Donald Trump's Pardon of Joe Arpaio Was Politically and Morally Wrong, as Well as Unnecessary

While the pardon of former Sheriff Joe Arpaio of Maricopa County, Arizona, by President Donald Trump is being applauded by many in his base, it is receiving criticism from conservatives and some notable Republican officials.

There was speculation that Trump announced the Arpaio pardon late on Friday and while Hurricane Harvey was approaching Texas because he hoped it would get as little attention as possible. Trump now says it was just the opposite -- he did it because it would generate the highest ratings. Whatever the case, the pardon certainly has received a lot of attention in news outlets, including conservative ones.

On Fox News Sunday, Republican strategist Karl Rove said the power to pardon was “ill-exercised,” because Arpaio had been found guilty of  violating a federal court order to stop racially profiling when making arrests. Rove also correctly noted that the pardon did not go through the proper channels in the Justice Department, and that Trump had stepped in only to save a “political ally” from going to jail.

In an editorial, National Review explained:

[T]he facts are that Sheriff Arpaio repeatedly flouted court orders and detained aliens on suspicion of being in the United States illegally, which is not a crime under federal law (it’s a civil offense).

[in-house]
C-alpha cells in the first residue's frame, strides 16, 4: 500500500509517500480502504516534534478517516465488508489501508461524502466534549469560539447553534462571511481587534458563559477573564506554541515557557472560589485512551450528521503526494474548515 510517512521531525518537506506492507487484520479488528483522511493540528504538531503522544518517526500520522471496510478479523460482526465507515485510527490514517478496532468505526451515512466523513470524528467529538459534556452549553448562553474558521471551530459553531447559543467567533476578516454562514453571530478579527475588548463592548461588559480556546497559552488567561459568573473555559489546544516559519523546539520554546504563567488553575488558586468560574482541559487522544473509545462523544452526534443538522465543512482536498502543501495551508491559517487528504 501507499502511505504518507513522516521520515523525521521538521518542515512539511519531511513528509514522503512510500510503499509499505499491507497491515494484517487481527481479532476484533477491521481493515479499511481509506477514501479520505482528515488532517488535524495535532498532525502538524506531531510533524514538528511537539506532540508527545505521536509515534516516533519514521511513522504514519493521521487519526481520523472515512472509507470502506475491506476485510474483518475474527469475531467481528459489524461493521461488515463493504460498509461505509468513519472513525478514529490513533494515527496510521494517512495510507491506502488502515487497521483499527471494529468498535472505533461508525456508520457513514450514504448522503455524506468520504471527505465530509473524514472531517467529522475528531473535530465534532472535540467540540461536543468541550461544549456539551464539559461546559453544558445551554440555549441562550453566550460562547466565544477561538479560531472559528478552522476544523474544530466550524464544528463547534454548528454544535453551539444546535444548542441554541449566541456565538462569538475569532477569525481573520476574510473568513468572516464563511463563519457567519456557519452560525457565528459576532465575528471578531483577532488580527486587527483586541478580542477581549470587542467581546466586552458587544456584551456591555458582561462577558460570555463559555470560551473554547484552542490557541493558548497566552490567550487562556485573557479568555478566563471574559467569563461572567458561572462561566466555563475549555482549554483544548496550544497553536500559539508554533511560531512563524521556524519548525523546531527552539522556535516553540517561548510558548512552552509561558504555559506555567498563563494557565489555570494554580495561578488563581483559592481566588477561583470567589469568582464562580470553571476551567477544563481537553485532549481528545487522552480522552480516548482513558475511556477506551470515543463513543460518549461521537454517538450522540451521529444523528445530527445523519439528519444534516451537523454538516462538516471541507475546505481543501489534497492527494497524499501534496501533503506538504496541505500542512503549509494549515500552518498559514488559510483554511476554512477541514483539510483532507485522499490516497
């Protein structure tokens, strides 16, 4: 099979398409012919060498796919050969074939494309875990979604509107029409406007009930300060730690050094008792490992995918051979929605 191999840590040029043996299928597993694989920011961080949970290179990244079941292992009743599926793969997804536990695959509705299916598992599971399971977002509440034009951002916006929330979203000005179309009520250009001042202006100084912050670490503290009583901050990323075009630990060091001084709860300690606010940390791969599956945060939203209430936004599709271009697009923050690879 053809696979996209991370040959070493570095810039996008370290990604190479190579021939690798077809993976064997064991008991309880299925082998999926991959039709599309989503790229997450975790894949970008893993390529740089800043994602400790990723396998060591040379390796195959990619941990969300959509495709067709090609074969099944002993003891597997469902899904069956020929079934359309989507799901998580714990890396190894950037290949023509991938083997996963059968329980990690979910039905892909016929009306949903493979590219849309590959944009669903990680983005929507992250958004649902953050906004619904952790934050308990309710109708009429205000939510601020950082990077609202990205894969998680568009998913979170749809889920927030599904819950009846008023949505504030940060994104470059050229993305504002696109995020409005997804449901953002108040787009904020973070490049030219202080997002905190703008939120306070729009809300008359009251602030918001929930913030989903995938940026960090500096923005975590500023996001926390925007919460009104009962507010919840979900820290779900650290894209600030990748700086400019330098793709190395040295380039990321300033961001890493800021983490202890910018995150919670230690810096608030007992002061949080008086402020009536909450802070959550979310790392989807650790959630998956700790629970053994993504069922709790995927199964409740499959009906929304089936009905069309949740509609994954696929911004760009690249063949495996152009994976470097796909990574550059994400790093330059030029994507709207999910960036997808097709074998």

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Trump’s issuance of a full pardon effectively endorses Arpaio’s misconduct.

The editors concluded:

Arpaio is a hero to the populist Right, but his theatrical, inhumane imprisonment policies, ham-fisted immigration enforcement, and all-around witless showmanship had become so toxic that he got soundly thrashed in his latest reelection bid in a Trump-friendly county.

The Washington Examiner ran an editorial titled “Trump, Once the Law and Order Candidate, Embraces Lawless Disorder with Arpaio Pardon.” For Trump, “law and order” seems to mean “busting heads.” The editorial continues:

Arpaio's defiance of a judge's order to stop detaining people simply based on the suspicion that they were illegal immigrants was worthy of punishment. His career as a veteran and a long-time public servant does not change that. As sheriff, Arpaio's office would routinely detain Latinos solely on the suspicion they had broken immigration law, without any evidence whatsoever that a crime had been committed. It was government overreach that was backed up by Arpaio's authority, all while it was supposed to be Arpaio's job to protect the people of Maricopa County from injustice.

Joining them in opposition to the president’s pardon was the editorial board of the Wall Street Journal, which stated:

President Trump’s pardon late Friday of deposed Maricopa County Sheriff Joe Arpaio undermines that promise [by Trump, during the campaign, to abide by the law] and further politicizes the law.

Arpaio’s long public service, they added, “hardly justifies the sheriff’s defiance of the law he swore to uphold." A sentence of criminal contempt, the editorial explained, “is the only way to hold government officials personally responsible for violating court orders.” They continue: